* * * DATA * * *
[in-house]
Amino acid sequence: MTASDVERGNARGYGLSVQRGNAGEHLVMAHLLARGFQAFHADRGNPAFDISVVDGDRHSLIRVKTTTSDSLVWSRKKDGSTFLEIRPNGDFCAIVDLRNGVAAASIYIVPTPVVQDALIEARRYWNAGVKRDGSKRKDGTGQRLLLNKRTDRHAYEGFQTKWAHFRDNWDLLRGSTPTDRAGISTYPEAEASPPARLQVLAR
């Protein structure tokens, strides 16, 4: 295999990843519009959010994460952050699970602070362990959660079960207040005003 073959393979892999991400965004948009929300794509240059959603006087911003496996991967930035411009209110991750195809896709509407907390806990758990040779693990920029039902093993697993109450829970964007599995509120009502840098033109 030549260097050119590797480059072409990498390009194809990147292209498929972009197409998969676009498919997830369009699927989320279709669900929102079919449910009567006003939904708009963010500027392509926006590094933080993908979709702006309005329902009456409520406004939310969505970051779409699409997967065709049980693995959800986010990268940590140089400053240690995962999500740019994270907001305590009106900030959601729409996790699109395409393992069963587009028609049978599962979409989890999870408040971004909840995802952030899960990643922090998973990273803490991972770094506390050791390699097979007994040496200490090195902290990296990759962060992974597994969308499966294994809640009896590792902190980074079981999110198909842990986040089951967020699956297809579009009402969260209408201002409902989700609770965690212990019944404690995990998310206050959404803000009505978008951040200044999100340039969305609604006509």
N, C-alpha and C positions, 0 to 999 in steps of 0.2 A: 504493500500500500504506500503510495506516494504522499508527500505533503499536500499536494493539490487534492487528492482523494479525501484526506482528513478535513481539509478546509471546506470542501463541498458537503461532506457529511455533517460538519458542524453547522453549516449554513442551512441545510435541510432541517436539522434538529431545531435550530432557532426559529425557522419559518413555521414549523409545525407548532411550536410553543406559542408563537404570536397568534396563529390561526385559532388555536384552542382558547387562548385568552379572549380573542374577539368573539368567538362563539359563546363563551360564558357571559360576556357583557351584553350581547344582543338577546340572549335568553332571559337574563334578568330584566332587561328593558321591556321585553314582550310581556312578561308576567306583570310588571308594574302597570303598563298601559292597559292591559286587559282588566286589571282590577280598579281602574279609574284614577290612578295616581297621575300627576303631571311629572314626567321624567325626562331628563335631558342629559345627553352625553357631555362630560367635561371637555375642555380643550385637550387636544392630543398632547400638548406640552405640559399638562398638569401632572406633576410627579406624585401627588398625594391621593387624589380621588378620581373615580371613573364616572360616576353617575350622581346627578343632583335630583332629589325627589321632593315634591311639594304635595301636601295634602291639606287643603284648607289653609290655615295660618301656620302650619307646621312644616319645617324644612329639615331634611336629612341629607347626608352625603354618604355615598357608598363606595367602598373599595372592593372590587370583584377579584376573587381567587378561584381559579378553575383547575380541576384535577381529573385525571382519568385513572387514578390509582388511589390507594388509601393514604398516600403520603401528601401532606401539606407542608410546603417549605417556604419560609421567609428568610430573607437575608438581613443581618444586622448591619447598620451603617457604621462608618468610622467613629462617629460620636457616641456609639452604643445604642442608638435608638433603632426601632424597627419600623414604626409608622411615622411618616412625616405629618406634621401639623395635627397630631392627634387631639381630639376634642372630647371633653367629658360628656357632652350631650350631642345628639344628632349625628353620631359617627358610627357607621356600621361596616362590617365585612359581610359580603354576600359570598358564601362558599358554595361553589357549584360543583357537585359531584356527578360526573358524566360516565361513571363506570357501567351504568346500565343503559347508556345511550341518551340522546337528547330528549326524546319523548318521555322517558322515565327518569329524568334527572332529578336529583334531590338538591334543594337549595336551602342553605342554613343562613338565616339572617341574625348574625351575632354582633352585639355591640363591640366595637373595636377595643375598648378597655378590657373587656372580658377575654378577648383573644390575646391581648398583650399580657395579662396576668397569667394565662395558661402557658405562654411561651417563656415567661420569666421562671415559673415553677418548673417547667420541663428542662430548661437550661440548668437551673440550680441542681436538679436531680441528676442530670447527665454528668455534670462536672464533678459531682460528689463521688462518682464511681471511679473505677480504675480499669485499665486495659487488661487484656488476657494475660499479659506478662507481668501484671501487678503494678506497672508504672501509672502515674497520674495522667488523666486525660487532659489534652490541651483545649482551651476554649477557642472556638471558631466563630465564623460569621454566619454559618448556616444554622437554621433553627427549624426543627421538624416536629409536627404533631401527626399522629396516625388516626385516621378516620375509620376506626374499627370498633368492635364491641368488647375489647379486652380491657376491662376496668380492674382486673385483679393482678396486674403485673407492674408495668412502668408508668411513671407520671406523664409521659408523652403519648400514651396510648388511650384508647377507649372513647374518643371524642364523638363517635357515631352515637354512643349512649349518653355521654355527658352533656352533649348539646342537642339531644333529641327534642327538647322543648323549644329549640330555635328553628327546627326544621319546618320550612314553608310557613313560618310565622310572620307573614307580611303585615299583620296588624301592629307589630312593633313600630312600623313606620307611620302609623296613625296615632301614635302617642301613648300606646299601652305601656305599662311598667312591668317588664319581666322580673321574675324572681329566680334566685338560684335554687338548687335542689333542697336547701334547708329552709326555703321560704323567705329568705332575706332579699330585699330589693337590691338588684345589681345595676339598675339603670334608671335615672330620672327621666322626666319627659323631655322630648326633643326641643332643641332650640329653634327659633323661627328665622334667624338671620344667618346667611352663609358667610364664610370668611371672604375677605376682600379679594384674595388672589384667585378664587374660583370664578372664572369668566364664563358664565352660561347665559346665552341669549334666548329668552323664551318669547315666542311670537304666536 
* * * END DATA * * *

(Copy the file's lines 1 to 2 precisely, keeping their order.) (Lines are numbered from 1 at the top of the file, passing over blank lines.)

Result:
[in-house]
Amino acid sequence: MTASDVERGNARGYGLSVQRGNAGEHLVMAHLLARGFQAFHADRGNPAFDISVVDGDRHSLIRVKTTTSDSLVWSRKKDGSTFLEIRPNGDFCAIVDLRNGVAAASIYIVPTPVVQDALIEARRYWNAGVKRDGSKRKDGTGQRLLLNKRTDRHAYEGFQTKWAHFRDNWDLLRGSTPTDRAGISTYPEAEASPPARLQVLAR